This approach has a few benefits, chiefly that making it part of the SoC silicon doesn’t expose its primary interfaces. The only sign of the SEP from outside of the SoC are the buses used to communicate with peripherals such as the fingerprint reader. This has the added benefit on a densely packed circuit board of saving footprint space for an additional component.

It is in effect a security co-processor, which is a separate part of the main processor, providing isolation from the main processor:

The key data is encrypted in the Secure Enclave system on chip (SoC), which includes a random number generator. The Secure Enclave also maintains the integrity of its cryptographic operations even if the device kernel has been compromised

Apple Platform Security whitepaper, Spring 2020

There is one drawback to this approach. As the SEP sits alongside the processor it can’t monitor the main processor. To do that requires something that operates at a higher level to the regular processor, which is what we have with ARM TrustZone.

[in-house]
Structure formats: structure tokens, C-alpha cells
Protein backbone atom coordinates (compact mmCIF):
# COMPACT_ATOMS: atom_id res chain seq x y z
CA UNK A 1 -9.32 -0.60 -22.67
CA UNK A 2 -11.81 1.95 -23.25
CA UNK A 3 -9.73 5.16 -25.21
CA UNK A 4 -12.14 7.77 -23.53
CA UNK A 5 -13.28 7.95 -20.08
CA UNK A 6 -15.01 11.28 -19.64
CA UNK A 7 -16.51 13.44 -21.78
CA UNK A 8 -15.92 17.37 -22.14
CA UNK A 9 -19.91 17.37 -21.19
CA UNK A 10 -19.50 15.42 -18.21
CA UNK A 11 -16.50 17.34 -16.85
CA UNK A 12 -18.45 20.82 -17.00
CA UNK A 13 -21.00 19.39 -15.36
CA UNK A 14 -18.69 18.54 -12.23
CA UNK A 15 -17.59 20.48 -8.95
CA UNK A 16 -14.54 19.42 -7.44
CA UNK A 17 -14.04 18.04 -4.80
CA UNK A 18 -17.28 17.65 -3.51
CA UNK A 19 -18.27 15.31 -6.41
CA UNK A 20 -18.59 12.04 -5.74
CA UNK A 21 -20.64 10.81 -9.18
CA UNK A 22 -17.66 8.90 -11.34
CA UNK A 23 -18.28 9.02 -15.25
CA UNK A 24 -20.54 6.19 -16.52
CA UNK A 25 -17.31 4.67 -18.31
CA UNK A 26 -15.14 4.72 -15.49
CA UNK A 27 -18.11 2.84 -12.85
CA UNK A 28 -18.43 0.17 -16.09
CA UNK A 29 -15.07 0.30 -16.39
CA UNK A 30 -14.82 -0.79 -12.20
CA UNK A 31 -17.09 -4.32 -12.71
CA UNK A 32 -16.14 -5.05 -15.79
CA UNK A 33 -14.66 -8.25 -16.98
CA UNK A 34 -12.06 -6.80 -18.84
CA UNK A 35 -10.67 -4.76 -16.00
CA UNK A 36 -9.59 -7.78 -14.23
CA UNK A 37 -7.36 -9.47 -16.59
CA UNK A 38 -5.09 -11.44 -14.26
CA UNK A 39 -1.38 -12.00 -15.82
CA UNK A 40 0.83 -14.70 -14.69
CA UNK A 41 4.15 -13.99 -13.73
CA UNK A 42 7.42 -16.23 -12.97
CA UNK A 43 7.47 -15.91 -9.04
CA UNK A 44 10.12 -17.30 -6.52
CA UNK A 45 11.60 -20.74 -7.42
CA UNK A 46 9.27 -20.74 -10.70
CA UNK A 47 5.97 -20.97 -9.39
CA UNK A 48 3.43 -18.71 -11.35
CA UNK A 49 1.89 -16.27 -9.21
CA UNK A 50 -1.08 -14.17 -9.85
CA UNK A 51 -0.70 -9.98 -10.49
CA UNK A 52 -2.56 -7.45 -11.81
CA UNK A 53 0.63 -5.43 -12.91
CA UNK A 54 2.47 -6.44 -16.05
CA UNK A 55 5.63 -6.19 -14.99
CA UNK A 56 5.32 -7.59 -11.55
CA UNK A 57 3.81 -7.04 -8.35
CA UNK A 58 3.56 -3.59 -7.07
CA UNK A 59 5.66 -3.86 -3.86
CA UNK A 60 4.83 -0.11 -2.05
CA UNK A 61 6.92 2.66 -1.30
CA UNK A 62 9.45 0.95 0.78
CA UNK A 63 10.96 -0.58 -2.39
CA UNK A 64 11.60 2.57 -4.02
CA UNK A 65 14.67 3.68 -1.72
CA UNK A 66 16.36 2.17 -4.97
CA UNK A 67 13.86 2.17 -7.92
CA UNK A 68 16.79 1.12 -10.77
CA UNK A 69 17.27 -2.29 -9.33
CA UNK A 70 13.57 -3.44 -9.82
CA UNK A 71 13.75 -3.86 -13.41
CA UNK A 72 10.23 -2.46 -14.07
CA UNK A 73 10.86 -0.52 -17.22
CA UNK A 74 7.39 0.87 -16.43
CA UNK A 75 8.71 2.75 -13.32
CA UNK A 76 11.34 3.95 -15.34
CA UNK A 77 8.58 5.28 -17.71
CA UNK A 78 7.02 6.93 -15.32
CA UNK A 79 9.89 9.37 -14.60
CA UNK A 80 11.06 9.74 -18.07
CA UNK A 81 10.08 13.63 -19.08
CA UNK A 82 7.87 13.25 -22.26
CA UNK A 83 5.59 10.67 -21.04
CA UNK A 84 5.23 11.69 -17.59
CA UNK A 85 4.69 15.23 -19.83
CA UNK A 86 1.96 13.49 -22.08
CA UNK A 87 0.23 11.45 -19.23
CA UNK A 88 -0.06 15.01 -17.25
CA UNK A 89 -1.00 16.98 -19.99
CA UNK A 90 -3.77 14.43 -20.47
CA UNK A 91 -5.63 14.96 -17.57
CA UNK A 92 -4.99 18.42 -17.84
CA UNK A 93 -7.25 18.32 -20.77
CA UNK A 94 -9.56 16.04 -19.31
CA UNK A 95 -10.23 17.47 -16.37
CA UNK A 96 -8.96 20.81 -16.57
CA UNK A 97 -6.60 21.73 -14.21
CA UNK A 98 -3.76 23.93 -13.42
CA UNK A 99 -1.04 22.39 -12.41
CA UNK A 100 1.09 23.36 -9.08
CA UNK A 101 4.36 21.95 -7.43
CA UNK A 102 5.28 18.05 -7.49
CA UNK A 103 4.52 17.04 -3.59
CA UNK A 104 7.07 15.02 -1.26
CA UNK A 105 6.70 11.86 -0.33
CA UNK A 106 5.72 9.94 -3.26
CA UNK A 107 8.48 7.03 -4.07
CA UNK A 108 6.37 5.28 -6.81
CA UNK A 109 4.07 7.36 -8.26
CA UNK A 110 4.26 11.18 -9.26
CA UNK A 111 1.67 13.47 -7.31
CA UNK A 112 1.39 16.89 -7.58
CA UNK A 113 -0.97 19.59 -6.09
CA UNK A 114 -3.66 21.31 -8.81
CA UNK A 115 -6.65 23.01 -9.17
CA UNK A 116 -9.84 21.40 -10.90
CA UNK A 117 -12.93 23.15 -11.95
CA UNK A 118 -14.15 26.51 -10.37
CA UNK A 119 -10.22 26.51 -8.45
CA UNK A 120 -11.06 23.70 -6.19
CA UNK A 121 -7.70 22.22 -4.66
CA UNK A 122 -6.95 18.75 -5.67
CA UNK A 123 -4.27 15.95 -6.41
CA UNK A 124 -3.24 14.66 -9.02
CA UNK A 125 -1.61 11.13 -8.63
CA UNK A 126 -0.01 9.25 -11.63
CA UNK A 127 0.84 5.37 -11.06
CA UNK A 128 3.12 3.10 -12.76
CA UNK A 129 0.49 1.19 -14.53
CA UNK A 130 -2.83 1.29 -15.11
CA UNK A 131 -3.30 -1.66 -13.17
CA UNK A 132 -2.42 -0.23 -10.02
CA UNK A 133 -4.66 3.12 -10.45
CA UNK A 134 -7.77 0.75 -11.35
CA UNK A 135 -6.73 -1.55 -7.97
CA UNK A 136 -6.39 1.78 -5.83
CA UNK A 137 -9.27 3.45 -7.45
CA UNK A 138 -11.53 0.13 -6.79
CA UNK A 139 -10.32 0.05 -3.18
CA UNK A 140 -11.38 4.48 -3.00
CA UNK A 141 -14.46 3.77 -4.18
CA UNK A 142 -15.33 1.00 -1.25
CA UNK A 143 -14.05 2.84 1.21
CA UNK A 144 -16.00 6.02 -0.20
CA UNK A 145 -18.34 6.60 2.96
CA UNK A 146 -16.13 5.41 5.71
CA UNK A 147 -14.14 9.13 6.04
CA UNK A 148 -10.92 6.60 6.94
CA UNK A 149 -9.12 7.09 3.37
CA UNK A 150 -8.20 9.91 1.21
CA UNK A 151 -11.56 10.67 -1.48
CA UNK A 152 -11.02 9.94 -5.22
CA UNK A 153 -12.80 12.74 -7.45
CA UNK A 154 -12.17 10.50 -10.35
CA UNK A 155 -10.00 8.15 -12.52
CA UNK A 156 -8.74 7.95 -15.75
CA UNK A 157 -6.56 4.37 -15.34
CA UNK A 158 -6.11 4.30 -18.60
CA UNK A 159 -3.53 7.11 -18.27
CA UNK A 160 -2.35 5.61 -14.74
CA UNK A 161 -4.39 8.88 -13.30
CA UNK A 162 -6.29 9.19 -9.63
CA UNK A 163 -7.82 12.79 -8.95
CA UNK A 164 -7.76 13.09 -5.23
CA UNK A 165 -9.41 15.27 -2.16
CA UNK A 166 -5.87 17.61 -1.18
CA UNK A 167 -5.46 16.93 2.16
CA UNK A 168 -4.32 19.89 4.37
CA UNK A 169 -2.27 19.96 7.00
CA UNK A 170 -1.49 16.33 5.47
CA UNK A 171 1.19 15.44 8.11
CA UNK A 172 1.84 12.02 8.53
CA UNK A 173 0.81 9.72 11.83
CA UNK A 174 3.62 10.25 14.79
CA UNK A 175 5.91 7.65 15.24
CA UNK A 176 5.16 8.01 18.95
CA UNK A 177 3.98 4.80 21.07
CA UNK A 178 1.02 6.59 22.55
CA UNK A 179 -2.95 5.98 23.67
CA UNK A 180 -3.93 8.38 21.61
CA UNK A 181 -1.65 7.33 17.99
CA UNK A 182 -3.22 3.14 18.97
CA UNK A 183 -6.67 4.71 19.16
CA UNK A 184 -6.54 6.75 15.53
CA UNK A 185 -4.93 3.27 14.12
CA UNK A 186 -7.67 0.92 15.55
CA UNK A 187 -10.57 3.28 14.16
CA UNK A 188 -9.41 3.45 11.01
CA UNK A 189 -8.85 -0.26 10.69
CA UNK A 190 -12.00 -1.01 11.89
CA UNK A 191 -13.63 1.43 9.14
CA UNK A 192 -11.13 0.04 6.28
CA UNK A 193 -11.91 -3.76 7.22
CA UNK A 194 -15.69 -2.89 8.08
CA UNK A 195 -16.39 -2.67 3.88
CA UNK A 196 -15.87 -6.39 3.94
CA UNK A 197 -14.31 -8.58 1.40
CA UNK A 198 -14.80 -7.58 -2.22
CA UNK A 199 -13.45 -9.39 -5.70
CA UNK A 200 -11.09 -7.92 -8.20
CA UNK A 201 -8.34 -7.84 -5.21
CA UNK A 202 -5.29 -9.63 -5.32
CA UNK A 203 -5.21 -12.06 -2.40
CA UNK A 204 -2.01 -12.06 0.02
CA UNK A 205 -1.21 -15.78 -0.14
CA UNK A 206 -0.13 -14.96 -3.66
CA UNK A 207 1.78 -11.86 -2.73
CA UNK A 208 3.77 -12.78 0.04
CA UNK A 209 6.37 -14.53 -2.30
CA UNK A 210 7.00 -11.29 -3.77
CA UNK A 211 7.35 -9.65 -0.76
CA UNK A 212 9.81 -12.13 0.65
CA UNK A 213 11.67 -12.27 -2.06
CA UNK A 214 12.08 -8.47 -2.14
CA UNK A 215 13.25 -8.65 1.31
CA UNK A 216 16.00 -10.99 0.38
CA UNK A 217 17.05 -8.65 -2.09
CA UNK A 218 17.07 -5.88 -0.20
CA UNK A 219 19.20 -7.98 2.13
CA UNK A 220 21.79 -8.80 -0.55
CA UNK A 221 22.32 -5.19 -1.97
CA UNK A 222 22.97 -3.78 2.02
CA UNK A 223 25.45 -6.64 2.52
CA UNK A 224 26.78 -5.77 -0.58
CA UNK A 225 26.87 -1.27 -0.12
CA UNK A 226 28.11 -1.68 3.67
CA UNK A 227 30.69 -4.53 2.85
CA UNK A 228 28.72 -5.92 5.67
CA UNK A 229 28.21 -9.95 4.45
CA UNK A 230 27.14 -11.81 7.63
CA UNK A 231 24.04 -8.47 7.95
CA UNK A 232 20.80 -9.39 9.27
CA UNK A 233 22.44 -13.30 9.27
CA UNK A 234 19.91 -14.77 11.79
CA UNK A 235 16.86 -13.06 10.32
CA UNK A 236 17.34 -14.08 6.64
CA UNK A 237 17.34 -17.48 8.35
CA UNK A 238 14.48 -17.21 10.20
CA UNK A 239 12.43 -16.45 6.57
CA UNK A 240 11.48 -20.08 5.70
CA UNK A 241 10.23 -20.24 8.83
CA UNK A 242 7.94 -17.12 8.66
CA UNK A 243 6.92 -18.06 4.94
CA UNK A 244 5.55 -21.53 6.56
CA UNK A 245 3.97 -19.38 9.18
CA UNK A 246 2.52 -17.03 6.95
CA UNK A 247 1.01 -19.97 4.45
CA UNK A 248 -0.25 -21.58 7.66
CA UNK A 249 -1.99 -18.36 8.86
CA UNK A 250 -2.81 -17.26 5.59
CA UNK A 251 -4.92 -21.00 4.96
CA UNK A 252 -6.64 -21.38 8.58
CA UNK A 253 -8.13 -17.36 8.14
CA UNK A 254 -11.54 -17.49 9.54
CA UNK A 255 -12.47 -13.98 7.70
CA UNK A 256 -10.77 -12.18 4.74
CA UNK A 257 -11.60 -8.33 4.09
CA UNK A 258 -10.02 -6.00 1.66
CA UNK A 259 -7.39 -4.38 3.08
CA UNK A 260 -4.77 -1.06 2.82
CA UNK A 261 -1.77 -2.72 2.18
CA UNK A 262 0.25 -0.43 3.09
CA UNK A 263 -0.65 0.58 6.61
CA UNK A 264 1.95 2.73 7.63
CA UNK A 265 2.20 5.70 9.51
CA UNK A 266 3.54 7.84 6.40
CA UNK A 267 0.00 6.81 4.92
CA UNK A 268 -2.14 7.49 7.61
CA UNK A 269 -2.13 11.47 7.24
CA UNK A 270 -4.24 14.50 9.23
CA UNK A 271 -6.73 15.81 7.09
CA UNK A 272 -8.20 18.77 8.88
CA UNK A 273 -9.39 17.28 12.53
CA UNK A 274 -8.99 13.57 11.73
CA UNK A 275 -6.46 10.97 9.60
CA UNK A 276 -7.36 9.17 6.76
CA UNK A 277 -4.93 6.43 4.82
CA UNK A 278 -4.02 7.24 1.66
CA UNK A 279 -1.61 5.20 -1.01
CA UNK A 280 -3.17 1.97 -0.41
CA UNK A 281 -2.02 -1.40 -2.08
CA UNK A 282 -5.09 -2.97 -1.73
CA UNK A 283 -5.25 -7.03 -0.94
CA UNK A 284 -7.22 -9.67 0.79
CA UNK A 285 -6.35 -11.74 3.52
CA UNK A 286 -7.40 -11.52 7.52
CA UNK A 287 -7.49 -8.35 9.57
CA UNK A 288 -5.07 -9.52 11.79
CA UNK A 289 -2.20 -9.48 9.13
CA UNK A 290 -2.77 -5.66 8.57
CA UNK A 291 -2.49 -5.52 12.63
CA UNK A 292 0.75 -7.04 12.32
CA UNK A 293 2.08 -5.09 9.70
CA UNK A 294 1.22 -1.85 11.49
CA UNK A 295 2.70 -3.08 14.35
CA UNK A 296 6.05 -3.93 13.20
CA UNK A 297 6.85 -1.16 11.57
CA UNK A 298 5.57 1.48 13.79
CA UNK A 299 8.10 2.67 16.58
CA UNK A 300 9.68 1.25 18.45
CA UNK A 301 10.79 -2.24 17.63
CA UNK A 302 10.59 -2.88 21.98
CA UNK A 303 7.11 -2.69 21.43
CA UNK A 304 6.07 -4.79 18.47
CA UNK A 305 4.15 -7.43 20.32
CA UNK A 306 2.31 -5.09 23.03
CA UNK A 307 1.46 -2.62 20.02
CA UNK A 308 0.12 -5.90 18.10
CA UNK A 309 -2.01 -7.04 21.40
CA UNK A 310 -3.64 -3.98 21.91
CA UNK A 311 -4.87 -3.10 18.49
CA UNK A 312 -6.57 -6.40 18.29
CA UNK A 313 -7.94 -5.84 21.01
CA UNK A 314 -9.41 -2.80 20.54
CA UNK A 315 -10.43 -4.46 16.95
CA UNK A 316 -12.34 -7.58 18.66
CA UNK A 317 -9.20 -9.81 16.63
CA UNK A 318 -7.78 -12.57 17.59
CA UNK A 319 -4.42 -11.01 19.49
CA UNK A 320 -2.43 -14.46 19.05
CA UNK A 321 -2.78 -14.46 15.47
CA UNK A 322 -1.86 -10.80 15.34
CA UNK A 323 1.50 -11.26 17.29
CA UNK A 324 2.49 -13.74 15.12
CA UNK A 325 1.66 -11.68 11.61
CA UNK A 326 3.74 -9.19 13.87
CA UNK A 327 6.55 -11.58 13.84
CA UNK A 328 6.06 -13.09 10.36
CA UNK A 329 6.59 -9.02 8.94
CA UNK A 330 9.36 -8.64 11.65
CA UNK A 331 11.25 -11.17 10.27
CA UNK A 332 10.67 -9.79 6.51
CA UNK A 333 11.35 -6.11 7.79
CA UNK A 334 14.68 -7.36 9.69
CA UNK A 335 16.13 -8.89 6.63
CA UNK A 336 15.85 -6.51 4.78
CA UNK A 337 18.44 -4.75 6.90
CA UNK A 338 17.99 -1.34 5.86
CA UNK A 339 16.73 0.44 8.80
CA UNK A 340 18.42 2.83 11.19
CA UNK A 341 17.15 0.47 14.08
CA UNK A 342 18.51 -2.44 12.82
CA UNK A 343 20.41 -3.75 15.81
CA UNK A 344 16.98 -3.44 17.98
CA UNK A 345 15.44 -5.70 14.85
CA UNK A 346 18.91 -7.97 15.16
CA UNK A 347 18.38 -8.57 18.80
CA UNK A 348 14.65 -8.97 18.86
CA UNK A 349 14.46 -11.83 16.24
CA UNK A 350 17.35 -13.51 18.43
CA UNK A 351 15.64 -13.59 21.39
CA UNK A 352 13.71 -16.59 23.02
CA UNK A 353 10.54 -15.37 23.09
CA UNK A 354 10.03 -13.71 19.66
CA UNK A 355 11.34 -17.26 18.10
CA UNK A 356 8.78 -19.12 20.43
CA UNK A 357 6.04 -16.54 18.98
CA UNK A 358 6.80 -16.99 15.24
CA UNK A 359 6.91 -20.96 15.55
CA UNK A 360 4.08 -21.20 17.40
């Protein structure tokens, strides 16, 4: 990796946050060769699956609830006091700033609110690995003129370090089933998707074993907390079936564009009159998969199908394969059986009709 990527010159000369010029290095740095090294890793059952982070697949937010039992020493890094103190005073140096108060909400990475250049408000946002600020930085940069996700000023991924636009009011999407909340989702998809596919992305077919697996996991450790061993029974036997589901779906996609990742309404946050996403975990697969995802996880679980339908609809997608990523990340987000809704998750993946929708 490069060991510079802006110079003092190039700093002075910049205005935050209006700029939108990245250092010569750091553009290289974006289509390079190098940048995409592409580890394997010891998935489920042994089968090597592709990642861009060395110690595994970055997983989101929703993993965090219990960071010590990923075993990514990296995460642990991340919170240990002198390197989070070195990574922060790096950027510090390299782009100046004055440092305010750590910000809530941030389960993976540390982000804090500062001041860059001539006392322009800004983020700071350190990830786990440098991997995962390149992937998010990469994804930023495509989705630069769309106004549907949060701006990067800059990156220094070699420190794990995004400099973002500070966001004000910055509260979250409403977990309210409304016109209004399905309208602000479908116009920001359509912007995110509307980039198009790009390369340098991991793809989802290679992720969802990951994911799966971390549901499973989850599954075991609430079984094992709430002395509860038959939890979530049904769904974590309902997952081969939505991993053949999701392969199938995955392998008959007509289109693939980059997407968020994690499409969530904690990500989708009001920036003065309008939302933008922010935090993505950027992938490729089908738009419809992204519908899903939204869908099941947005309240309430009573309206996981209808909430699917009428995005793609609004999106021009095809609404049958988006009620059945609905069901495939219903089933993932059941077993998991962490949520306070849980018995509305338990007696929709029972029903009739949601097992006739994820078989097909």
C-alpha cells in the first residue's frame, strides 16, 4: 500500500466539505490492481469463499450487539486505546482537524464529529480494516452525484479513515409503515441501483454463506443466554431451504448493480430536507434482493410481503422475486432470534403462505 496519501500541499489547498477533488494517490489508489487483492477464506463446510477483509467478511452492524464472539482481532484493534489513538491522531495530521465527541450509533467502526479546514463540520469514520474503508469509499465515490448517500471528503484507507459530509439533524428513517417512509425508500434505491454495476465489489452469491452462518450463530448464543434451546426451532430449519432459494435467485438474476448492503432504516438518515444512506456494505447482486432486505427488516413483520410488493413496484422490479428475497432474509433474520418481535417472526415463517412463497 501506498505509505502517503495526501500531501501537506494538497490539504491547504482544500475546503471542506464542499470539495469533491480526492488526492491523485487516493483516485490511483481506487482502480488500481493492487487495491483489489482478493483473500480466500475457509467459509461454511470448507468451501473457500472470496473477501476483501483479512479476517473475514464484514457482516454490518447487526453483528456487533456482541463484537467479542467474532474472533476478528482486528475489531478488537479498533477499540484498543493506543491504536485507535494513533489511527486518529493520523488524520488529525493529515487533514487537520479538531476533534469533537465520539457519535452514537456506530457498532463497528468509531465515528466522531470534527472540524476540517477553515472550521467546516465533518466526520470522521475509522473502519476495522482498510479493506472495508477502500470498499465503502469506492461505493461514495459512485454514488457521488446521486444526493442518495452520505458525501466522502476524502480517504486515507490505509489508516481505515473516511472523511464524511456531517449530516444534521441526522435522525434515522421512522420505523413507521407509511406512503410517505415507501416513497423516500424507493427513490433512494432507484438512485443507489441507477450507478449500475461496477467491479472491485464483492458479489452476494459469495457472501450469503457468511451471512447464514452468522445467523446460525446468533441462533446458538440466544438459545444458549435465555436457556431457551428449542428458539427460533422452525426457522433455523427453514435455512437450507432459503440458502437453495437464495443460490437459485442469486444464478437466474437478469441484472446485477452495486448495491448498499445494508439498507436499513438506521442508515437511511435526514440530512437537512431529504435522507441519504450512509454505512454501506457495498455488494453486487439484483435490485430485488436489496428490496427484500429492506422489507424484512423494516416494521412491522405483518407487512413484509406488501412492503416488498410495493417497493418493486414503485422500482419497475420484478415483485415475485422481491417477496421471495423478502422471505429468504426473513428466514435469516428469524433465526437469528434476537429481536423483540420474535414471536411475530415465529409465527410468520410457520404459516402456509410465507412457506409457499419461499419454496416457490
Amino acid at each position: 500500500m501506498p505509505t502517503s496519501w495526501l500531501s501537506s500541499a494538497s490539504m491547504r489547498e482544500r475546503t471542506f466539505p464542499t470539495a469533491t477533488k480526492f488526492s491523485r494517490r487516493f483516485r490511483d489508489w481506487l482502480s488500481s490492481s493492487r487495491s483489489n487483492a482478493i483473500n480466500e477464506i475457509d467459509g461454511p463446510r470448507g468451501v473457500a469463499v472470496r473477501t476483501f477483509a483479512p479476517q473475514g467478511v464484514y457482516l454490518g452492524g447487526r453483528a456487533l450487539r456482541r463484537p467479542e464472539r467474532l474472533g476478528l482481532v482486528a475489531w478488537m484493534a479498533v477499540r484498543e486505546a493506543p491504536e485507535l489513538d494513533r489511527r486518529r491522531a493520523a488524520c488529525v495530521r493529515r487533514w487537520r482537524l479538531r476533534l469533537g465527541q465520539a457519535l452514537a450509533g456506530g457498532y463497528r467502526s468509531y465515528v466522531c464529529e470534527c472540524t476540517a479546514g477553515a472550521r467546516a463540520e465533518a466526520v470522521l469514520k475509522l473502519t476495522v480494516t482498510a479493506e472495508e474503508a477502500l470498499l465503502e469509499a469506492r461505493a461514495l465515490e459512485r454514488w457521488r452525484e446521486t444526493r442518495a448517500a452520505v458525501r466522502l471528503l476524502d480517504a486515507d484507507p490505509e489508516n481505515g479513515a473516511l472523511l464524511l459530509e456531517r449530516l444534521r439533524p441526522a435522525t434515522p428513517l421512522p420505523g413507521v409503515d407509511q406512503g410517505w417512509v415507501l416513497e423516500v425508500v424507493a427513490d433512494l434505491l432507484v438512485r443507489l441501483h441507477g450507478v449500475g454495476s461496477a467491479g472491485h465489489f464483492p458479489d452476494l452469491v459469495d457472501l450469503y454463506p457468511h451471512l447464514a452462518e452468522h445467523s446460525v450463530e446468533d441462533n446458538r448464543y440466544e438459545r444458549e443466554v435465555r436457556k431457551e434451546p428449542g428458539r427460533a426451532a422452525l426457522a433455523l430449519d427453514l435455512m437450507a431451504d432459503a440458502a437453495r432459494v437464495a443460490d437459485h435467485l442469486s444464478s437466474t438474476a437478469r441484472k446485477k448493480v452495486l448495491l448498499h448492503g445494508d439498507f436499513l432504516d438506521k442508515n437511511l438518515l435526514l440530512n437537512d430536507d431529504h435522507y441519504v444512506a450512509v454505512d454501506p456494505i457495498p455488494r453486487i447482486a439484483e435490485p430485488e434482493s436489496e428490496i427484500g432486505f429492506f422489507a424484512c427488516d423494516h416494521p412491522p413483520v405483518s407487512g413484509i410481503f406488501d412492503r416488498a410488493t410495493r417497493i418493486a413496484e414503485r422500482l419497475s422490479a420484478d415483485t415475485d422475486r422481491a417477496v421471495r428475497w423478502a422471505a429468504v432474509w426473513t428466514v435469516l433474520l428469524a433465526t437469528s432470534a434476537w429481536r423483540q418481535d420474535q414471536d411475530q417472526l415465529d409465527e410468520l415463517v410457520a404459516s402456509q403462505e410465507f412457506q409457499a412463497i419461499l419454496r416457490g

ARM TrustZone

Developed along with hardware support for virtualisation, TrustZone is ARM’s standard for improved hardware support for security. It’s most commonly used on modern Android devices. Unlike previous examples, TrustZone is implemented in the processor, so it is not a discrete hardware device or a co-processor.

Introduced in version 6KZ of the ARM architecture, TrustZone provides a separate execution environment for the processor, called a Trusted Execution Environment (TEE). This is a mode into which the processor can go that is not visible to anything running in the normal mode of the processor. Cue the standard diagram from ARM:

ARM TrustZone model

ARM TrustZone model

Applications that run inside the TEE are called Trustlets, and typically perform the same security functions as with the previous examples. If an application in regular mode needs something that is done in a Trustlet, it fires an interrupt that moves the processor into secure mode. It can then do its special security stuff and return the output before going back to normal mode. As the regular application just sees a return from an interrupt, it’s as if nothing ever happened.